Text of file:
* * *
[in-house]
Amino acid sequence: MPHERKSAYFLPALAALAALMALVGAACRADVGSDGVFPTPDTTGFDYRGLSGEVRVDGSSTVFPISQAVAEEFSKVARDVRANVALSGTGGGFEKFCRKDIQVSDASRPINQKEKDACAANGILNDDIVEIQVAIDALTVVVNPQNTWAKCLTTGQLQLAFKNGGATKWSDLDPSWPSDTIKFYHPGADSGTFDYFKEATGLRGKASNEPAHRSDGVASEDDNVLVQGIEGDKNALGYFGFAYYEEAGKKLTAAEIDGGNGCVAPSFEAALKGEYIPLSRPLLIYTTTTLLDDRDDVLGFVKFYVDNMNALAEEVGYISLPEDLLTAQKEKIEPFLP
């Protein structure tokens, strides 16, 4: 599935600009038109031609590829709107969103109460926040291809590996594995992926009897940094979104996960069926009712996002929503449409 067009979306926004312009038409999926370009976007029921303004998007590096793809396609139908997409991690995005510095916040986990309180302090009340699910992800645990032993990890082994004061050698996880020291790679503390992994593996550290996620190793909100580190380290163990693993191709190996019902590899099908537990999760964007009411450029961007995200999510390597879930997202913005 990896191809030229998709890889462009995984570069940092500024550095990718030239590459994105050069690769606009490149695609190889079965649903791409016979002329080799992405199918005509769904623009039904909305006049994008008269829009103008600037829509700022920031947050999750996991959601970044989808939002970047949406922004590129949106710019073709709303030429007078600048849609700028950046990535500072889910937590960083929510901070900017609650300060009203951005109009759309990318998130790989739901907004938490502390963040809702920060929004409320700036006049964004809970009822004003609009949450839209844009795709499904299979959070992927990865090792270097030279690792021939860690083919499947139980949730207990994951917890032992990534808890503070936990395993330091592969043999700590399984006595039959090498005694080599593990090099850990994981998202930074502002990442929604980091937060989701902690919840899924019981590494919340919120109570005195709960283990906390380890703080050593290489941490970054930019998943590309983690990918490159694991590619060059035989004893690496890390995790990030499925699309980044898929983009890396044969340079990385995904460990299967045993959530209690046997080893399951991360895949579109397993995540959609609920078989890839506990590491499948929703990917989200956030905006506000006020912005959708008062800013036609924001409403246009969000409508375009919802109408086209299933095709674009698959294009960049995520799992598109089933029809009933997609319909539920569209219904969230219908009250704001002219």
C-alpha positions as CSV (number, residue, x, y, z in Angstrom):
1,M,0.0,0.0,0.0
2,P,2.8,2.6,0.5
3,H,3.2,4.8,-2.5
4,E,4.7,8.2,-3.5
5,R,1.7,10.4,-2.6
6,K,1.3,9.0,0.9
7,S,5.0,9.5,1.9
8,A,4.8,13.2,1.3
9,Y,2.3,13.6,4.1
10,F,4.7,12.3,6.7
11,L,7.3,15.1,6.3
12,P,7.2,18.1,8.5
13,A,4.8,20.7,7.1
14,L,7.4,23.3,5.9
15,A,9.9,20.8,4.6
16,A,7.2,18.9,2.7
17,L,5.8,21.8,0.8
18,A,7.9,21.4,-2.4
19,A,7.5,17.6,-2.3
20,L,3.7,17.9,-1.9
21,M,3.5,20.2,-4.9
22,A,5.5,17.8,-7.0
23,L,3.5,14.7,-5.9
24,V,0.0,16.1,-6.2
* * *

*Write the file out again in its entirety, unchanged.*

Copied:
[in-house]
Amino acid sequence: MPHERKSAYFLPALAALAALMALVGAACRADVGSDGVFPTPDTTGFDYRGLSGEVRVDGSSTVFPISQAVAEEFSKVARDVRANVALSGTGGGFEKFCRKDIQVSDASRPINQKEKDACAANGILNDDIVEIQVAIDALTVVVNPQNTWAKCLTTGQLQLAFKNGGATKWSDLDPSWPSDTIKFYHPGADSGTFDYFKEATGLRGKASNEPAHRSDGVASEDDNVLVQGIEGDKNALGYFGFAYYEEAGKKLTAAEIDGGNGCVAPSFEAALKGEYIPLSRPLLIYTTTTLLDDRDDVLGFVKFYVDNMNALAEEVGYISLPEDLLTAQKEKIEPFLP
């Protein structure tokens, strides 16, 4: 599935600009038109031609590829709107969103109460926040291809590996594995992926009897940094979104996960069926009712996002929503449409 067009979306926004312009038409999926370009976007029921303004998007590096793809396609139908997409991690995005510095916040986990309180302090009340699910992800645990032993990890082994004061050698996880020291790679503390992994593996550290996620190793909100580190380290163990693993191709190996019902590899099908537990999760964007009411450029961007995200999510390597879930997202913005 990896191809030229998709890889462009995984570069940092500024550095990718030239590459994105050069690769606009490149695609190889079965649903791409016979002329080799992405199918005509769904623009039904909305006049994008008269829009103008600037829509700022920031947050999750996991959601970044989808939002970047949406922004590129949106710019073709709303030429007078600048849609700028950046990535500072889910937590960083929510901070900017609650300060009203951005109009759309990318998130790989739901907004938490502390963040809702920060929004409320700036006049964004809970009822004003609009949450839209844009795709499904299979959070992927990865090792270097030279690792021939860690083919499947139980949730207990994951917890032992990534808890503070936990395993330091592969043999700590399984006595039959090498005694080599593990090099850990994981998202930074502002990442929604980091937060989701902690919840899924019981590494919340919120109570005195709960283990906390380890703080050593290489941490970054930019998943590309983690990918490159694991590619060059035989004893690496890390995790990030499925699309980044898929983009890396044969340079990385995904460990299967045993959530209690046997080893399951991360895949579109397993995540959609609920078989890839506990590491499948929703990917989200956030905006506000006020912005959708008062800013036609924001409403246009969000409508375009919802109408086209299933095709674009698959294009960049995520799992598109089933029809009933997609319909539920569209219904969230219908009250704001002219």
C-alpha positions as CSV (number, residue, x, y, z in Angstrom):
1,M,0.0,0.0,0.0
2,P,2.8,2.6,0.5
3,H,3.2,4.8,-2.5
4,E,4.7,8.2,-3.5
5,R,1.7,10.4,-2.6
6,K,1.3,9.0,0.9
7,S,5.0,9.5,1.9
8,A,4.8,13.2,1.3
9,Y,2.3,13.6,4.1
10,F,4.7,12.3,6.7
11,L,7.3,15.1,6.3
12,P,7.2,18.1,8.5
13,A,4.8,20.7,7.1
14,L,7.4,23.3,5.9
15,A,9.9,20.8,4.6
16,A,7.2,18.9,2.7
17,L,5.8,21.8,0.8
18,A,7.9,21.4,-2.4
19,A,7.5,17.6,-2.3
20,L,3.7,17.9,-1.9
21,M,3.5,20.2,-4.9
22,A,5.5,17.8,-7.0
23,L,3.5,14.7,-5.9
24,V,0.0,16.1,-6.2